Among the most prominent criticisms thrown at Pope Francis is the charge that his alleged “ambiguity” on certain moral issues is dangerous to the Church and Her people—a complaint that seems to have reached its peak over Amoris Laetitia.
In fact, this characteristic has sent many Catholics, lay and religious, into a bit of a frenzy (some more than others), and has spawned numerous debates, blogs, and discussions on whether or not the Pope is in error.
Now, to those familiar with the Mackerel Snapper blog, it should come as no surprise that my opinion on the matter is a hard opposite to that of Francis’ dissenters. And I believe most of them have missed the point of the Pope’s ministry completely.
Francis is all about mercy and forgiveness—arguably the two most radical aspects of the Christian faith. And I think even his most hardcore critics can realize and, to some degree, respect this. The problem for many, however, is that when he speaks, he does so from a platform of mercy and empathy rather than one of hardline theology. And that bothers some people, because, at the end of the day, they want all aspects of the faith to come down to yes or no, black or white. They feel that by putting such a hard focus on mercy and forgiveness, the Pope is, at best, falling into relativism, or at worst, dismantling the long held moral truths of the Church.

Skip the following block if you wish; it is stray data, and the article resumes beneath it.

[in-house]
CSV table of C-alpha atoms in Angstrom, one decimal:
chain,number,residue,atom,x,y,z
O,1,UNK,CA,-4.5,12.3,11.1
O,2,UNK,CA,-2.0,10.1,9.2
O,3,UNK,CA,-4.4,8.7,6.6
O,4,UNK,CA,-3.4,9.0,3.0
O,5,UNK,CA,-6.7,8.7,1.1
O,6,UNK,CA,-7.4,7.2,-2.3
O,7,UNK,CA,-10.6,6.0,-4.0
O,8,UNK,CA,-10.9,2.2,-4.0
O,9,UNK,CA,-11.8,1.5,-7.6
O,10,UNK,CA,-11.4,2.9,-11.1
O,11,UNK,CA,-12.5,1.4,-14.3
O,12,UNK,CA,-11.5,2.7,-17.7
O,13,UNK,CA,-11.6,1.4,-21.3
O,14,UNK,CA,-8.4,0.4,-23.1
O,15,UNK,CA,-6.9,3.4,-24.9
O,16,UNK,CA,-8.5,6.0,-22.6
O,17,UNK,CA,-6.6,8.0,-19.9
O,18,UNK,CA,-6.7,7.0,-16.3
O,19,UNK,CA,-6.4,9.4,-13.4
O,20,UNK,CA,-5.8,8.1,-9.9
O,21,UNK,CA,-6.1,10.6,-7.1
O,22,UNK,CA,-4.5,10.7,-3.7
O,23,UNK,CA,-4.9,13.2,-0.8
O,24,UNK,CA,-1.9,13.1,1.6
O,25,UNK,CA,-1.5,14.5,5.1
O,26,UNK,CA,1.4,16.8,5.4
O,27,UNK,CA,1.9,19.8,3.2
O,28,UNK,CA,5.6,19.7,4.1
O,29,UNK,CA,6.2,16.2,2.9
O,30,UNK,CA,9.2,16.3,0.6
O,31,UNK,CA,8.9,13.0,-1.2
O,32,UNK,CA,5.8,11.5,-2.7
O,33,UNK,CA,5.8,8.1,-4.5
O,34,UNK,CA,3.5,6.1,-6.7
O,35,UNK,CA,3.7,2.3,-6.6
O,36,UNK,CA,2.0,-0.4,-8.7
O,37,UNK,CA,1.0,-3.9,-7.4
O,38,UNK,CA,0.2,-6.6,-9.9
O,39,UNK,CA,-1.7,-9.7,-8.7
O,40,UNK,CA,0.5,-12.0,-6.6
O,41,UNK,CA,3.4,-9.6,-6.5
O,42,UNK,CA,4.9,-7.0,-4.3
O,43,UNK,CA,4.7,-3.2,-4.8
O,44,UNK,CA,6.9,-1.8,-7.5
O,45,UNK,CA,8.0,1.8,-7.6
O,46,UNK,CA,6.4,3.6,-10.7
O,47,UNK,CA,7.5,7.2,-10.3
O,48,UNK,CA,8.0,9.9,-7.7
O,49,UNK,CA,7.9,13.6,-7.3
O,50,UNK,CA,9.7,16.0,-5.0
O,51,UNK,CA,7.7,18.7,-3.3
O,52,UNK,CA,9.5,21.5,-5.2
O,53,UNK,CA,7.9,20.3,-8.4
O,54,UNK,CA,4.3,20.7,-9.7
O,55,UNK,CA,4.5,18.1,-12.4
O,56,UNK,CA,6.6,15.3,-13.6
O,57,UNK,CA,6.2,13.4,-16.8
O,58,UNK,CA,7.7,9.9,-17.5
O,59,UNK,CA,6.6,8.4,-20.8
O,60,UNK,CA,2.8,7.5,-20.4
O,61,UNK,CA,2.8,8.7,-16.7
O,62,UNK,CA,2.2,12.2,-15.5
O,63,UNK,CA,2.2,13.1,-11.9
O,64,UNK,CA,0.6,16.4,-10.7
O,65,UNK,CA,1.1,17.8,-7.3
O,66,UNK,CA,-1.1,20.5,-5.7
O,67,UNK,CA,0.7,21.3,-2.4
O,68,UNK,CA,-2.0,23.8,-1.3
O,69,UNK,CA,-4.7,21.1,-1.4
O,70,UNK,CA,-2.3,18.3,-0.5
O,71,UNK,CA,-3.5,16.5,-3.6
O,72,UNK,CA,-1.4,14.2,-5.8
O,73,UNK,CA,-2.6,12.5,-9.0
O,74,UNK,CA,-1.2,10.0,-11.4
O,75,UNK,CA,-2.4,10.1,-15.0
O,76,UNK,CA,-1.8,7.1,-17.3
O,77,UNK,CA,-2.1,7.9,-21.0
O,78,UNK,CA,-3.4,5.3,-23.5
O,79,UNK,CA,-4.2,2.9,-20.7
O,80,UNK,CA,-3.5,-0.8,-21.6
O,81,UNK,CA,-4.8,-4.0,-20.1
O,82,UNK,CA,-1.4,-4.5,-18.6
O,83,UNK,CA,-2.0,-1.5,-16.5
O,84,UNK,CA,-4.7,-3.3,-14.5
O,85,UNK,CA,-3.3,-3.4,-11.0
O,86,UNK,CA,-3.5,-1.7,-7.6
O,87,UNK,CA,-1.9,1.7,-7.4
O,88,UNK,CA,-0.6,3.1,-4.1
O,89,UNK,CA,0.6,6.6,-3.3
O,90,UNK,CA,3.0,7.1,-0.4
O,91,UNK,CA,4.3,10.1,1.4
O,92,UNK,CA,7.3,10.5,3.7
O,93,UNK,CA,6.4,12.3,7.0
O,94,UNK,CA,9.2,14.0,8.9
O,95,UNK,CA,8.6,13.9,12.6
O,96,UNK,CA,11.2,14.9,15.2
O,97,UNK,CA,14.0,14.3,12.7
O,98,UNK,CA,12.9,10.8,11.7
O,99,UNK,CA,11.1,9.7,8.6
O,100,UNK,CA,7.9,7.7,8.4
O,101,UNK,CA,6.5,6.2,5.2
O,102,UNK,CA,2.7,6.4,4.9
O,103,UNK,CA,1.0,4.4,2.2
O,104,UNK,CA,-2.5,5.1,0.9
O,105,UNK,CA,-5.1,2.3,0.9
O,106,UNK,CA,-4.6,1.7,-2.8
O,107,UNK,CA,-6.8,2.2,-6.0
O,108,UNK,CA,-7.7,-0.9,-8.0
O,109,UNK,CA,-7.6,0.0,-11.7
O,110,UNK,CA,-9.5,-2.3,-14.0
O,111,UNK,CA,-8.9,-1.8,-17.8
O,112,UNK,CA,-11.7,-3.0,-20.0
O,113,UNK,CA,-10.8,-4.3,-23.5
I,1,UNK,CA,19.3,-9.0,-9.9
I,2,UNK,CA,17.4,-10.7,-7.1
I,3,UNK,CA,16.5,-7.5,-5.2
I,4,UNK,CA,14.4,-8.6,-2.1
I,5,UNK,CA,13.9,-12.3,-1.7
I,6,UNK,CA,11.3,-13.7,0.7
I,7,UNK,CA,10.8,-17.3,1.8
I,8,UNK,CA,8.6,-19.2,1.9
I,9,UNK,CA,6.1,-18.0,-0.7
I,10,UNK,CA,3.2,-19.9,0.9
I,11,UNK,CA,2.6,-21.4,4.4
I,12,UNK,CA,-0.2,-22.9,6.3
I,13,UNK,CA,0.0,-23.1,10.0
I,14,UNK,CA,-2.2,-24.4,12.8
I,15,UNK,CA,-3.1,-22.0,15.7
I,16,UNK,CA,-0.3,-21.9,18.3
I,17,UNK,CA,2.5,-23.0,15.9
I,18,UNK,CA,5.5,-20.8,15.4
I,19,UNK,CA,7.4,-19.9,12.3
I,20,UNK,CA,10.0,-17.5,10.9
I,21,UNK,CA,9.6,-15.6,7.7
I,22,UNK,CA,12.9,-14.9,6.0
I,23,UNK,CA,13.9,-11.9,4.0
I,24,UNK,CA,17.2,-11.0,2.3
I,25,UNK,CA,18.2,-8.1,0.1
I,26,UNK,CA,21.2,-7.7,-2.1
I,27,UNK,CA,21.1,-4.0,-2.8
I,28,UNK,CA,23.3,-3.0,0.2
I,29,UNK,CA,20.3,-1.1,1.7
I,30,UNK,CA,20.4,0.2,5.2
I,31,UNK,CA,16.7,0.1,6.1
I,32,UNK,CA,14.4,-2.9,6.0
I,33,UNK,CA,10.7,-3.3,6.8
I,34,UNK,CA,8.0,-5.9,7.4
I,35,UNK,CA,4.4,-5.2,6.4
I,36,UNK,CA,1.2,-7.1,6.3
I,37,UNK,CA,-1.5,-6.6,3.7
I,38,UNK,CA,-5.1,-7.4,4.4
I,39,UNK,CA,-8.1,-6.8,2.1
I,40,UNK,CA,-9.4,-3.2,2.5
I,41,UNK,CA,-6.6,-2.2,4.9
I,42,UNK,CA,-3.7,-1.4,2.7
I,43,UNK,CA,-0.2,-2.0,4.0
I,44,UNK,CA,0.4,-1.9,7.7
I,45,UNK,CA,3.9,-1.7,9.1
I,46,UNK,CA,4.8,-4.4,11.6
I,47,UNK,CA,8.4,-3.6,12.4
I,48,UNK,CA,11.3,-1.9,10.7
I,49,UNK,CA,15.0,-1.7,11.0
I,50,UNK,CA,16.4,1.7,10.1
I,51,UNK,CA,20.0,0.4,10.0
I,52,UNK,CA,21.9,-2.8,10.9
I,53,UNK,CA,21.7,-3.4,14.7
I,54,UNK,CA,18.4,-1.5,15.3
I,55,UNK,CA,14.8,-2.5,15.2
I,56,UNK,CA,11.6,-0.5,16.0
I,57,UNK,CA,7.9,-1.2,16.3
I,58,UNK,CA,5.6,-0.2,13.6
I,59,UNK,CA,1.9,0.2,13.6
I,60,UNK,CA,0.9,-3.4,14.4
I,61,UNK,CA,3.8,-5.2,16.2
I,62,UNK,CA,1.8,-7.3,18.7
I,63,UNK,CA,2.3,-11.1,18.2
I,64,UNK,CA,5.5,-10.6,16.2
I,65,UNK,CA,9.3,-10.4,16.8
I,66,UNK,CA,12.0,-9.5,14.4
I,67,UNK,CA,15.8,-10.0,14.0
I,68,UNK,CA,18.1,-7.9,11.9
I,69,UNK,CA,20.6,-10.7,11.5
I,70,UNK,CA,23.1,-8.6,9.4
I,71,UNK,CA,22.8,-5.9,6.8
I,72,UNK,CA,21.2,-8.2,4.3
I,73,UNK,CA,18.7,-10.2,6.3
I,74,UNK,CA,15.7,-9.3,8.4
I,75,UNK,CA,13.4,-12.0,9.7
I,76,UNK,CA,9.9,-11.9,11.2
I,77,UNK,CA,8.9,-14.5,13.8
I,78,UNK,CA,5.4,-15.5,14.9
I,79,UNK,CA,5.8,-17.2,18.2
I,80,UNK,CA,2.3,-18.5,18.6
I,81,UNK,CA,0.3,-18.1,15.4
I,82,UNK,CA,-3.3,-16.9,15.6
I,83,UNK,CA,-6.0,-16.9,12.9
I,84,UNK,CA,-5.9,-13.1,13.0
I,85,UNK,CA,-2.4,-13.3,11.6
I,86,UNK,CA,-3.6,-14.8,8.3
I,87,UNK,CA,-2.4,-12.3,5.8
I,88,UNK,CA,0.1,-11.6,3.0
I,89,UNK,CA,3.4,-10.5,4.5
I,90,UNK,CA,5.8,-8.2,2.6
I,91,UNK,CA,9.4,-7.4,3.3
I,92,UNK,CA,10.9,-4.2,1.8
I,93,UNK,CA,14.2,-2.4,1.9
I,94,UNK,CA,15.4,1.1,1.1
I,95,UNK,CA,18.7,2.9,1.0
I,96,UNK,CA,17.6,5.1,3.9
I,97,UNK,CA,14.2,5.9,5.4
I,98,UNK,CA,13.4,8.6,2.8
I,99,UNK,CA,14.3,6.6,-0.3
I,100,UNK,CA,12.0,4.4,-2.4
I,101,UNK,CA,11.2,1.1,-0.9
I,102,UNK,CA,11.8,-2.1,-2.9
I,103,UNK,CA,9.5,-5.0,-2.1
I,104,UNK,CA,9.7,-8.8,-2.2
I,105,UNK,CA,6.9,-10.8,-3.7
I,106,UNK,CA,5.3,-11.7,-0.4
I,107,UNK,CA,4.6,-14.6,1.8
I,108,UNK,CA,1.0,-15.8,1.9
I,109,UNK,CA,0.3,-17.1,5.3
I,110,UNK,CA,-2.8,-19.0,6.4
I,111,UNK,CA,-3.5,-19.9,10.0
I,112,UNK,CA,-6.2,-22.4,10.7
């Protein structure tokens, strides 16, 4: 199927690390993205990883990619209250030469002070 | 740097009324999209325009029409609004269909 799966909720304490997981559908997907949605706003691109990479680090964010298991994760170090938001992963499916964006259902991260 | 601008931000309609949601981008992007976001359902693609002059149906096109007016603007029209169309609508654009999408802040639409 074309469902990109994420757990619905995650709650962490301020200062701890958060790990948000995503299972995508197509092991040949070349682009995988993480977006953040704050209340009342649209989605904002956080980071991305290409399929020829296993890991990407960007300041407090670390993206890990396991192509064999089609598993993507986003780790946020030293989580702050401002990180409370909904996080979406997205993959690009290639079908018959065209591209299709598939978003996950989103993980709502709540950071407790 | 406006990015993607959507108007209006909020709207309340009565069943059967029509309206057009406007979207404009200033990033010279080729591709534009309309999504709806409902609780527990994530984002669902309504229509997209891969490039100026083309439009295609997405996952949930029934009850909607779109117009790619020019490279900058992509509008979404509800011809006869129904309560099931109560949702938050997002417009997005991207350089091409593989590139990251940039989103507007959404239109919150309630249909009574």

But neither are true.
When discussing Francis, we have to remember two things. One, the Truth of the Church remains, no matter what. The Pope has not and cannot just change things. He cannot reverse what it is in place.
Secondly, and most importantly, we have to realize that the Pope doesn’t preach this message just to hear himself talk. He does so because he wants us to become more merciful. When he doesn’t respond to calls to “clarify” his points, it’s not out of spite or sin or error, it’s because he’s challenging us to actually think. To think beyond the binary of black and white. To not let an obsession with the rules blind us to those most in need of mercy, empathy, and forgiveness.
It’s uncomfortable and it’s complicated. Sometimes it can even be frustrating. But no one ever said this Christian thing was easy. Following Christ is full of challenges, and not always the ones we expect.